Even a plot twist-crazy soap opera writer couldn't have dreamed up this one: teen-ager Chester Whitmore, while pedaling his bike home from dance class (which he didn't like much) stops to help a man stranded by the side of the road. The grateful stranger, who just happens to be Fayard Nicholas of the world-famous tap team the Nicholas Brothers, spots the tap shoes dangling from the bike's handlebars and offers to give the young man a few tapping lessons. Now critics call Whitmore the best young hoofer of his generation.
Whitmore dazzles audiences around the world with his speed and finesse, but he's much more than a happy hoofer. As artistic director and star of the Black Ballet Jazz Troupe, he is most concerned with preserving the many dances of black America.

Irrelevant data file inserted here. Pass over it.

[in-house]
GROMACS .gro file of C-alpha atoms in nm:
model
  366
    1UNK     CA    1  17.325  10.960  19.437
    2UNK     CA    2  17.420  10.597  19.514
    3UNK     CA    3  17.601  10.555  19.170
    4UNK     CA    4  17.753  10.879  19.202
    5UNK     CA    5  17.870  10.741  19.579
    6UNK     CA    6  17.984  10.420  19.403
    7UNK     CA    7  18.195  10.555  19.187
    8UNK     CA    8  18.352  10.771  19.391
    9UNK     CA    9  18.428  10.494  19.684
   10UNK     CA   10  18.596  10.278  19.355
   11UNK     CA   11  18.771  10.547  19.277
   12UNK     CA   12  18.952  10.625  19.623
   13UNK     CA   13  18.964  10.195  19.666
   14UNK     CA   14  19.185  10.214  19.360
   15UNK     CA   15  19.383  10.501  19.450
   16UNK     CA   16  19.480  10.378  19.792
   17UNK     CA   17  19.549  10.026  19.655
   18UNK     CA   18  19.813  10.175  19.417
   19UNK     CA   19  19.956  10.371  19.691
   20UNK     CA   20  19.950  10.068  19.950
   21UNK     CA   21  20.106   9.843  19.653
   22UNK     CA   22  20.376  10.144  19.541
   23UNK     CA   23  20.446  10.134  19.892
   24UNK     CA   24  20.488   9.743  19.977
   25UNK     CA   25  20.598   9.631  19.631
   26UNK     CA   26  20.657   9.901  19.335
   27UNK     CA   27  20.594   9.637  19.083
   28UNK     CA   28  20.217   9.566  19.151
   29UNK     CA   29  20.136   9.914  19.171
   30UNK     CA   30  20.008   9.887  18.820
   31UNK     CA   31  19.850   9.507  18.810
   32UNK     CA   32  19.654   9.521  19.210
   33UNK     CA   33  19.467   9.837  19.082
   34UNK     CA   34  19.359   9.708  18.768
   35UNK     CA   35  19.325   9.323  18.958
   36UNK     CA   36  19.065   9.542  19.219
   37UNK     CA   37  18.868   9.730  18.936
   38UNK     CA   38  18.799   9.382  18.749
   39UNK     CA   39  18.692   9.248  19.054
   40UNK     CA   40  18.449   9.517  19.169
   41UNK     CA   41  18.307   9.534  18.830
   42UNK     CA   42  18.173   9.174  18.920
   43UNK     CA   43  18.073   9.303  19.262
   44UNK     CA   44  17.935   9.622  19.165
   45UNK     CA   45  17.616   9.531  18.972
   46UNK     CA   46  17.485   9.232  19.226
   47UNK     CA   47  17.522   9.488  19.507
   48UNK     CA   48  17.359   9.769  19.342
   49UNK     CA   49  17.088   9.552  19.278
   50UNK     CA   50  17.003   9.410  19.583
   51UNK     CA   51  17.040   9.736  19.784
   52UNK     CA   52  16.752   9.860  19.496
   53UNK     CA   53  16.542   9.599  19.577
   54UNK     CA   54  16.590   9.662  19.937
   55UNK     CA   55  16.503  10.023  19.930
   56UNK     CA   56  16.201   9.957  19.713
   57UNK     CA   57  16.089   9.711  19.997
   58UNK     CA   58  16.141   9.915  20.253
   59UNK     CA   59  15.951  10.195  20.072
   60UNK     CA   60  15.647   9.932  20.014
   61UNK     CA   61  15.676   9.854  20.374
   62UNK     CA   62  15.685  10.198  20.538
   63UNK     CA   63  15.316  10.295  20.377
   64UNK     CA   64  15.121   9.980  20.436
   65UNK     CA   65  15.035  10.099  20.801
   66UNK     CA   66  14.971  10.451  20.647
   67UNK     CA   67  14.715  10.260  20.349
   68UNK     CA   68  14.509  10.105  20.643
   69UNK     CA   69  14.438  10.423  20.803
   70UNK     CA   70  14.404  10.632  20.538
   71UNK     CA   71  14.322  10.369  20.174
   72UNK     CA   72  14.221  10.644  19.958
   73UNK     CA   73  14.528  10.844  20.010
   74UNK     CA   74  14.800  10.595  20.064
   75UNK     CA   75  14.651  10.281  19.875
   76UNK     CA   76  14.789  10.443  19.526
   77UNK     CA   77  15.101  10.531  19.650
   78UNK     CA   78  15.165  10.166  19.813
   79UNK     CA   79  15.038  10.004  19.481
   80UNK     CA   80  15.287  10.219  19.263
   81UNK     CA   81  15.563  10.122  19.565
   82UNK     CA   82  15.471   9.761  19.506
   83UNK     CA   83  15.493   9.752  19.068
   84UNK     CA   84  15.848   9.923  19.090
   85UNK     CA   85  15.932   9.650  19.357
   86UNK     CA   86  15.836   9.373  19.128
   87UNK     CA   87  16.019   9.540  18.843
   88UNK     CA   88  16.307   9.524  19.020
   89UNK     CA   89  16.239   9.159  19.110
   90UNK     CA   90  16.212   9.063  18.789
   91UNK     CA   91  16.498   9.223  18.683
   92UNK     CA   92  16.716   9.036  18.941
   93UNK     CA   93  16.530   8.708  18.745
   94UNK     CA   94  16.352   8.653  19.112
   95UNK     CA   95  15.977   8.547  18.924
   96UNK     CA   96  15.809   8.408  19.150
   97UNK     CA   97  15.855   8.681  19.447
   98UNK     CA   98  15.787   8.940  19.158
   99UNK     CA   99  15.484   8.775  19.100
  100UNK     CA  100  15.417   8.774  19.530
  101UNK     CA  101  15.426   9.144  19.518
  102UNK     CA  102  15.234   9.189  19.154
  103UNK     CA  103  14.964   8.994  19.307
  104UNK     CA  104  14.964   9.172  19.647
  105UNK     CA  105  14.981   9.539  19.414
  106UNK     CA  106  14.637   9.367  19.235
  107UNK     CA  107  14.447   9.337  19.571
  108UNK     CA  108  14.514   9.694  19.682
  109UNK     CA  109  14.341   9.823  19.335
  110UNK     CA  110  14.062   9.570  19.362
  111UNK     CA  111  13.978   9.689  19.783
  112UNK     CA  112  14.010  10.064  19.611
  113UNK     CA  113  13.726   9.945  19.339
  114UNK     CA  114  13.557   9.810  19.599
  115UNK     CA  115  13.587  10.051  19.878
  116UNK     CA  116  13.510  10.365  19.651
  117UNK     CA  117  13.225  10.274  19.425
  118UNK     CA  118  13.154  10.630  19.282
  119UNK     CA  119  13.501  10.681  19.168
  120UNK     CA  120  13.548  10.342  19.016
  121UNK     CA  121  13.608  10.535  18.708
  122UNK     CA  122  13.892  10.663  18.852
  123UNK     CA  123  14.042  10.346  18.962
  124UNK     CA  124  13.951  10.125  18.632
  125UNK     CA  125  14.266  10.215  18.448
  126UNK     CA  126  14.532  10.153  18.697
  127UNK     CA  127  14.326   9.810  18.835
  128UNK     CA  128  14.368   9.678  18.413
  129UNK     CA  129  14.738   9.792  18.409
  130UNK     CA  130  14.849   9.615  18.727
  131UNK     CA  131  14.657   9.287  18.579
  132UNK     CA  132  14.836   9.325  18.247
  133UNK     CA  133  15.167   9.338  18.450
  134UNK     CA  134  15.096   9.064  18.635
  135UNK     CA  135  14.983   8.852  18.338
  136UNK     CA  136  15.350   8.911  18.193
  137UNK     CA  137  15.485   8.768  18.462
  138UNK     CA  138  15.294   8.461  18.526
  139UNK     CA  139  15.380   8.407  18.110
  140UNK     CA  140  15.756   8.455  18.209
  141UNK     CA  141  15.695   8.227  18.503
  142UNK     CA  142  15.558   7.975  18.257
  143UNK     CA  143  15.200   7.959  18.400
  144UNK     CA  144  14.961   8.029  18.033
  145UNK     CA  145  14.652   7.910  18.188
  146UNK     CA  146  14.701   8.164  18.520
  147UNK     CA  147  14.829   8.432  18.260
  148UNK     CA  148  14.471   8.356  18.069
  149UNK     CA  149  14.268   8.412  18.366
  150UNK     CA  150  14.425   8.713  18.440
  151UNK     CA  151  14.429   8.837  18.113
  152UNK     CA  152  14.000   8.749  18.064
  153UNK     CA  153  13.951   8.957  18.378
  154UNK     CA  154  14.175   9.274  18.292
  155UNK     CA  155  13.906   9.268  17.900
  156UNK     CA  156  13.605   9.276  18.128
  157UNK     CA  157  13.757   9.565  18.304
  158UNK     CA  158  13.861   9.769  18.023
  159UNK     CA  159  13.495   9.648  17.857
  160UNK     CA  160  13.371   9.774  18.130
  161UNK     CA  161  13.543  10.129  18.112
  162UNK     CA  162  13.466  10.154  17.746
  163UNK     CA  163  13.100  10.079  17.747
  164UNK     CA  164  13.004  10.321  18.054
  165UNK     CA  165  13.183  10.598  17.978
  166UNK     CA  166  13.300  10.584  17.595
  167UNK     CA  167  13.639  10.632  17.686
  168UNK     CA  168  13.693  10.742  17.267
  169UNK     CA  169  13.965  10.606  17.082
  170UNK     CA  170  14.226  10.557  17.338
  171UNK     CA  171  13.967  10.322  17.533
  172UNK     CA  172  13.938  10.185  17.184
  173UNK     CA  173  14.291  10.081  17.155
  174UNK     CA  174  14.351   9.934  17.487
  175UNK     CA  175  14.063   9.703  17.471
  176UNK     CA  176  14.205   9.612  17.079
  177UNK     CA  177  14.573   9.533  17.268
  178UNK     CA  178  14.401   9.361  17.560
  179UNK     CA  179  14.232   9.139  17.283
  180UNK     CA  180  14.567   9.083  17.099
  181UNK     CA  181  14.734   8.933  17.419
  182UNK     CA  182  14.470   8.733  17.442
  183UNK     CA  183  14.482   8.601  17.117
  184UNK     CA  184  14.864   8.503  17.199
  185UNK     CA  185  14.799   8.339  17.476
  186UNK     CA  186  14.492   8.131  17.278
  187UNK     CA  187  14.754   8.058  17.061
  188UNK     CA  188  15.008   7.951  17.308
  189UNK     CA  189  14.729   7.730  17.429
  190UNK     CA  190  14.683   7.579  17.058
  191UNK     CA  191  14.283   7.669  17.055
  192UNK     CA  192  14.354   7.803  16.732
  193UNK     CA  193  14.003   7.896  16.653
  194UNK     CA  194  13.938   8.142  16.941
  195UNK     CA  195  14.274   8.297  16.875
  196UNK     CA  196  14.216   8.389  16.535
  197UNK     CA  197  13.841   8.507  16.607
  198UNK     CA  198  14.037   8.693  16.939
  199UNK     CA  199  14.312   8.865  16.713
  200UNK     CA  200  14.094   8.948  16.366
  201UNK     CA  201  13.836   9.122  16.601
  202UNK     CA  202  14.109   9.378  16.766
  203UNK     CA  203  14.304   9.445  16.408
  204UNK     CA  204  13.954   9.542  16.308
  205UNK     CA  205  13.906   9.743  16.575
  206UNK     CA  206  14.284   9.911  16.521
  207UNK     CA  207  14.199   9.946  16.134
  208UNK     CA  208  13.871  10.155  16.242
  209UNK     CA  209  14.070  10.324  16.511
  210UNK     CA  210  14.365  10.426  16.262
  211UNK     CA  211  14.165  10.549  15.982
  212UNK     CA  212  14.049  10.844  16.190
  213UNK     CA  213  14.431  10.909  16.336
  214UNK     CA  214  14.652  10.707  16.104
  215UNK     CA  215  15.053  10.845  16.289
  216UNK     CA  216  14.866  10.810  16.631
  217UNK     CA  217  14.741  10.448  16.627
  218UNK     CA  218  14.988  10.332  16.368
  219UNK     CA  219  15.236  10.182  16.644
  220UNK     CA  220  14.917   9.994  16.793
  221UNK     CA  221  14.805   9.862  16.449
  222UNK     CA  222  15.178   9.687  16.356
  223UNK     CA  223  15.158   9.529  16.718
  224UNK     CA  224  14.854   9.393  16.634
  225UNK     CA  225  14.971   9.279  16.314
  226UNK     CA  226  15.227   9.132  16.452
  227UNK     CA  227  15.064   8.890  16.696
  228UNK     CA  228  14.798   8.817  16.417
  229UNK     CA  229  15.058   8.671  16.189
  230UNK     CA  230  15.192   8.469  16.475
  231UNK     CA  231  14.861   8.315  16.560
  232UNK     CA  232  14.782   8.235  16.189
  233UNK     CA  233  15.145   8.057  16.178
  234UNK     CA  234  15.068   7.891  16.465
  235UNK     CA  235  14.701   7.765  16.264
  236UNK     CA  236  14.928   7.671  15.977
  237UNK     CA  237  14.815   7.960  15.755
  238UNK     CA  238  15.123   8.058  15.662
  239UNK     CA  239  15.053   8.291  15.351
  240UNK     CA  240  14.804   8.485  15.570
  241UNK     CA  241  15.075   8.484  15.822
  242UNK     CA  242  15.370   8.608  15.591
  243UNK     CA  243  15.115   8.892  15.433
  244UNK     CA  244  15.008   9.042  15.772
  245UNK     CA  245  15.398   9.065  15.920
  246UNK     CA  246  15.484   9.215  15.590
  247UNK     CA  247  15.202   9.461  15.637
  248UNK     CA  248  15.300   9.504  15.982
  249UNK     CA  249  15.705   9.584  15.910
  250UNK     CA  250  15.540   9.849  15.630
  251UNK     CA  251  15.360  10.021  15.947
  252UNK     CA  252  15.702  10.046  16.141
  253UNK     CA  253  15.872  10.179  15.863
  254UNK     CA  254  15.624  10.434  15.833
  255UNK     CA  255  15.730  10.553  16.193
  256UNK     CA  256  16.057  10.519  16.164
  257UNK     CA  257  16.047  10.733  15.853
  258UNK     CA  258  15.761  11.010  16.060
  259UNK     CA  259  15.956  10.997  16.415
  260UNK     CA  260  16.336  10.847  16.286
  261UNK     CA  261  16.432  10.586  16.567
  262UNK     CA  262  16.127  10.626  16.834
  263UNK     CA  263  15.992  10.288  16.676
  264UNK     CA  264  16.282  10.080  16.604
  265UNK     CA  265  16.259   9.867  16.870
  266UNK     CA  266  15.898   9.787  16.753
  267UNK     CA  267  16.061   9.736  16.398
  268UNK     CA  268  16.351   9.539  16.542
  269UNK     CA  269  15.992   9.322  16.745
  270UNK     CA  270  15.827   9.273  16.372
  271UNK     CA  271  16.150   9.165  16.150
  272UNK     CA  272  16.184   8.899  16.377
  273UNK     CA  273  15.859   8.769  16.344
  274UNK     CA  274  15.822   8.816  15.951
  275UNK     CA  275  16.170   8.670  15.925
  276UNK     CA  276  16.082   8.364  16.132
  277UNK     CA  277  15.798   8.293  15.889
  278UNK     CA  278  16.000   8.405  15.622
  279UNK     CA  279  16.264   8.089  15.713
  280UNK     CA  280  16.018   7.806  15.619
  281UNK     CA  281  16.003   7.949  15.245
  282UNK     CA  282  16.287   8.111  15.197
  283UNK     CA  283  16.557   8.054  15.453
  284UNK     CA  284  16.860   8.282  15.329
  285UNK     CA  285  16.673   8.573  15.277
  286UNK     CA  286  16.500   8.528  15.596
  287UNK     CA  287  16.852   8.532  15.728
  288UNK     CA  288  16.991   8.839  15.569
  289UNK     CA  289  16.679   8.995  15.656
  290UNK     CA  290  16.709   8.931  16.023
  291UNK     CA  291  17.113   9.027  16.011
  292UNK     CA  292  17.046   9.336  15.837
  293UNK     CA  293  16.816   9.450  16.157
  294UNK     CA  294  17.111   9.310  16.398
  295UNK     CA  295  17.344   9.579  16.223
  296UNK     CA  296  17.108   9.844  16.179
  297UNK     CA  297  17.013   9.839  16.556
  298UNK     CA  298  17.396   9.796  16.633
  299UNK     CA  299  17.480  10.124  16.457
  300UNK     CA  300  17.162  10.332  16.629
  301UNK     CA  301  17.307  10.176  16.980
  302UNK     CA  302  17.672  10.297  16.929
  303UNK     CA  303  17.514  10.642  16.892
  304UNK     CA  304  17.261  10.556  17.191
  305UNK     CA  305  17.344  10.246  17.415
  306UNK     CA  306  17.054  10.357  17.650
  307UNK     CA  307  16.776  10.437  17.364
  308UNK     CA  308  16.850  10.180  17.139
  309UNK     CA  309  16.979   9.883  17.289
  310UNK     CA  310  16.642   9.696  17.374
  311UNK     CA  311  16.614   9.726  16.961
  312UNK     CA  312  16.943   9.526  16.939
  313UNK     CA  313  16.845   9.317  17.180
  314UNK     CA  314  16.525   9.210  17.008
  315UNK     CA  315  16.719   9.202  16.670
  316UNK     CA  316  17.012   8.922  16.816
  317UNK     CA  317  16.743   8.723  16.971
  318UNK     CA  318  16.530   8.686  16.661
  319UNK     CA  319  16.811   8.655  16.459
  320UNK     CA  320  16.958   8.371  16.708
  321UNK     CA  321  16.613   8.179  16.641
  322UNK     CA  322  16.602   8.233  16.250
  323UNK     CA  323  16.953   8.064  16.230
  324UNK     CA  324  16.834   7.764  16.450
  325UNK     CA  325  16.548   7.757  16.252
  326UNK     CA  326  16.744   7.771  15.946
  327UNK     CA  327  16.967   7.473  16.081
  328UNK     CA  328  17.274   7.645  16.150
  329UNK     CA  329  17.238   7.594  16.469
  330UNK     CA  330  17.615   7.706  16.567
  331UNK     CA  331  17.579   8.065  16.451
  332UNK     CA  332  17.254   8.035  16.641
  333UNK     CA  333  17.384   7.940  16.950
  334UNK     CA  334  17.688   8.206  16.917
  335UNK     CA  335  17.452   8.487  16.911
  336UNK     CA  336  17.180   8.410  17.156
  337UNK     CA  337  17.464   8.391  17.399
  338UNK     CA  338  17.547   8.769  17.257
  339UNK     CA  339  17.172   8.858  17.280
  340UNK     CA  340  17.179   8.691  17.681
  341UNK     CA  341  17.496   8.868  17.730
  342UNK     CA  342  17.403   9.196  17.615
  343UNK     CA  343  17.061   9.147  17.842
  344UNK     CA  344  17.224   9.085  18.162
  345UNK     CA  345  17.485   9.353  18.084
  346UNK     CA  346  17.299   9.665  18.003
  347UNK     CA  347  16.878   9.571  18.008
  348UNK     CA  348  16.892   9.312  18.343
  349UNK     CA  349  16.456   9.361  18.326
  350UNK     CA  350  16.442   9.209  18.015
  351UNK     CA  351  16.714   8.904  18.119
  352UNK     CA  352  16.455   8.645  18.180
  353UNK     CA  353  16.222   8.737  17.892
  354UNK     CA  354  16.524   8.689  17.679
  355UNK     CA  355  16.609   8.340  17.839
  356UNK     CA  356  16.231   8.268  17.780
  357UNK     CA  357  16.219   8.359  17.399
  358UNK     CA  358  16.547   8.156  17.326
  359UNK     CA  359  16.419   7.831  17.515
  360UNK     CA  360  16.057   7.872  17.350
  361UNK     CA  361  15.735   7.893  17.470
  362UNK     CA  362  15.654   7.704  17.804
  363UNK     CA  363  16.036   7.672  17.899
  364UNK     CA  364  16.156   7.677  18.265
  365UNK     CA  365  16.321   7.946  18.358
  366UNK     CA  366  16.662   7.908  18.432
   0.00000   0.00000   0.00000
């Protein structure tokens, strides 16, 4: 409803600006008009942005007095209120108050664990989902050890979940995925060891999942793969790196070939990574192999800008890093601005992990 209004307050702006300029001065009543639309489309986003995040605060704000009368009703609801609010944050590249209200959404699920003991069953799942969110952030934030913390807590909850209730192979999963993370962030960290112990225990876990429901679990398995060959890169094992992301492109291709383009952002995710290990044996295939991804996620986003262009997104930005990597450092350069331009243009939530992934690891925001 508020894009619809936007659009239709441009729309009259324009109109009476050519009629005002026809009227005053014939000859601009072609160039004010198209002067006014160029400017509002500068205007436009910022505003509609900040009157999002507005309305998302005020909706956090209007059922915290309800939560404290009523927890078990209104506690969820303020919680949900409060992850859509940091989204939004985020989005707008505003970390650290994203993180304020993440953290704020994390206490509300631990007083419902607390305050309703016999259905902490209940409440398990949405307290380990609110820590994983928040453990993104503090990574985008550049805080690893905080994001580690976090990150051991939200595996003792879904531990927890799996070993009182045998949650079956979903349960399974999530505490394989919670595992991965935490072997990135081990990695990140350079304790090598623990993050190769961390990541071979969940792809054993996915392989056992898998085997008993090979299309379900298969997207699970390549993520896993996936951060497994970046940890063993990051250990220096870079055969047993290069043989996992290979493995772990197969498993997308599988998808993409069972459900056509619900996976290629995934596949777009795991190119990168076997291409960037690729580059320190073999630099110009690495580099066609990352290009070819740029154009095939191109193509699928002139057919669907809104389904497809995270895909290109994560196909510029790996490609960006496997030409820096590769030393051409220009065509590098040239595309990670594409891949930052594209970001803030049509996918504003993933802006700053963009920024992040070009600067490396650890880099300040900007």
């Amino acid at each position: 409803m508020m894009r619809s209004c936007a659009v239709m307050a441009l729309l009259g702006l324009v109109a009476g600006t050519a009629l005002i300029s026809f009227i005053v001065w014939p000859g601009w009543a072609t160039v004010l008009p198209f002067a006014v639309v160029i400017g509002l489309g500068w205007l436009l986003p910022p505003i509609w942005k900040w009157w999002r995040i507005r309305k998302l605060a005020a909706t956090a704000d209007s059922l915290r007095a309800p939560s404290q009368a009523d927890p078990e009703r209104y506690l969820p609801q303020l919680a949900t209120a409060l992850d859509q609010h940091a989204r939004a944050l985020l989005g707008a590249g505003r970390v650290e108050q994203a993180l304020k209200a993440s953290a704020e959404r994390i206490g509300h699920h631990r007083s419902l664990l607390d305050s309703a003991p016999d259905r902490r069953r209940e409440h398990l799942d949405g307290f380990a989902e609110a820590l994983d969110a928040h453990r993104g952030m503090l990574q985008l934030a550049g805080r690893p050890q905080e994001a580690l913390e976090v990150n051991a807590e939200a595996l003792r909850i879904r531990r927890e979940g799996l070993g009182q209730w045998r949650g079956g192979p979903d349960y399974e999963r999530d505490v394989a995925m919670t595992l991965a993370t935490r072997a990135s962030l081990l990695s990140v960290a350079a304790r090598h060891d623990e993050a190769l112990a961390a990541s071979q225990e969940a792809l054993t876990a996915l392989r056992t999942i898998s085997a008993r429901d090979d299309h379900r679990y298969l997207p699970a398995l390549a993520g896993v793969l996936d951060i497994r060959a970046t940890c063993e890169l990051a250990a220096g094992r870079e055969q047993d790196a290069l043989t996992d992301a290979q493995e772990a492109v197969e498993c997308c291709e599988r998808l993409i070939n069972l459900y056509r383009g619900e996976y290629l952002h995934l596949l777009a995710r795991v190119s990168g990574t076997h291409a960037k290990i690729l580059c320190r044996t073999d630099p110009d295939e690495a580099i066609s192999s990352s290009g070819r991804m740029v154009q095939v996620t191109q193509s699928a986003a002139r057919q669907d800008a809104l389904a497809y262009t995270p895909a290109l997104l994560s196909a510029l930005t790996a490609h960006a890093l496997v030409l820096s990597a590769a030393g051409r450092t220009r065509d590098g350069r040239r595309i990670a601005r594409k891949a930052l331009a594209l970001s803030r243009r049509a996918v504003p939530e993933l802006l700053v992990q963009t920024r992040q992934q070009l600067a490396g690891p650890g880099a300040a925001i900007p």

"Kids think they were the first ones to come up with moonwalking and poplocking," Whitmore said. "They don't know that those dances came from people with names like Rubber Legs, Snakey and Bubbles, and go all the way back to slave days."
Whitmore's group shows usually take the audience through a foot-blurring history of black dance, from the dances of New Orleans' Congo Square to the Cotton Club-era dances of the late '20s and the fad dances of the '40s, to the street dances of the '70s and '80s. ("We do 24 numbers in two hours," Whitmore says.)